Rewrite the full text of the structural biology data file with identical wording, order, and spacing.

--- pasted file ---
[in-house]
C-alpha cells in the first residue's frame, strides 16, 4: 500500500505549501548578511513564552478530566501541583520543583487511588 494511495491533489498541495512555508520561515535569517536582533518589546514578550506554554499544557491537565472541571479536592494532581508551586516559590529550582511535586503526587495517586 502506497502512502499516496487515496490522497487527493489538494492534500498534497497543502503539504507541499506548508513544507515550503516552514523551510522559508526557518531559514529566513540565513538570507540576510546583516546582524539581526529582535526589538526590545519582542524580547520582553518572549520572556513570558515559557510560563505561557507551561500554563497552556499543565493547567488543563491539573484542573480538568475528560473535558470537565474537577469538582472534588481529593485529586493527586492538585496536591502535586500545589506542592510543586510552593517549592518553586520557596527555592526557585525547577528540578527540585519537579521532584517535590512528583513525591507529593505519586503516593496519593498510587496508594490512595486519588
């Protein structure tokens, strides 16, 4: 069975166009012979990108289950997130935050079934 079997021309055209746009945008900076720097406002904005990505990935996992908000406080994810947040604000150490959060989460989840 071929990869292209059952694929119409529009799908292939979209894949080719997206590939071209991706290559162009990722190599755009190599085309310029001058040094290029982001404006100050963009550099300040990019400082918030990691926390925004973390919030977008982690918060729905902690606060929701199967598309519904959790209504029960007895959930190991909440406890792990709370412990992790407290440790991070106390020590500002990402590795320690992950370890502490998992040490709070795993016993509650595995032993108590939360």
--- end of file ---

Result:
[in-house]
C-alpha cells in the first residue's frame, strides 16, 4: 500500500505549501548578511513564552478530566501541583520543583487511588 494511495491533489498541495512555508520561515535569517536582533518589546514578550506554554499544557491537565472541571479536592494532581508551586516559590529550582511535586503526587495517586 502506497502512502499516496487515496490522497487527493489538494492534500498534497497543502503539504507541499506548508513544507515550503516552514523551510522559508526557518531559514529566513540565513538570507540576510546583516546582524539581526529582535526589538526590545519582542524580547520582553518572549520572556513570558515559557510560563505561557507551561500554563497552556499543565493547567488543563491539573484542573480538568475528560473535558470537565474537577469538582472534588481529593485529586493527586492538585496536591502535586500545589506542592510543586510552593517549592518553586520557596527555592526557585525547577528540578527540585519537579521532584517535590512528583513525591507529593505519586503516593496519593498510587496508594490512595486519588
């Protein structure tokens, strides 16, 4: 069975166009012979990108289950997130935050079934 079997021309055209746009945008900076720097406002904005990505990935996992908000406080994810947040604000150490959060989460989840 071929990869292209059952694929119409529009799908292939979209894949080719997206590939071209991706290559162009990722190599755009190599085309310029001058040094290029982001404006100050963009550099300040990019400082918030990691926390925004973390919030977008982690918060729905902690606060929701199967598309519904959790209504029960007895959930190991909440406890792990709370412990992790407290440790991070106390020590500002990402590795320690992950370890502490998992040490709070795993016993509650595995032993108590939360």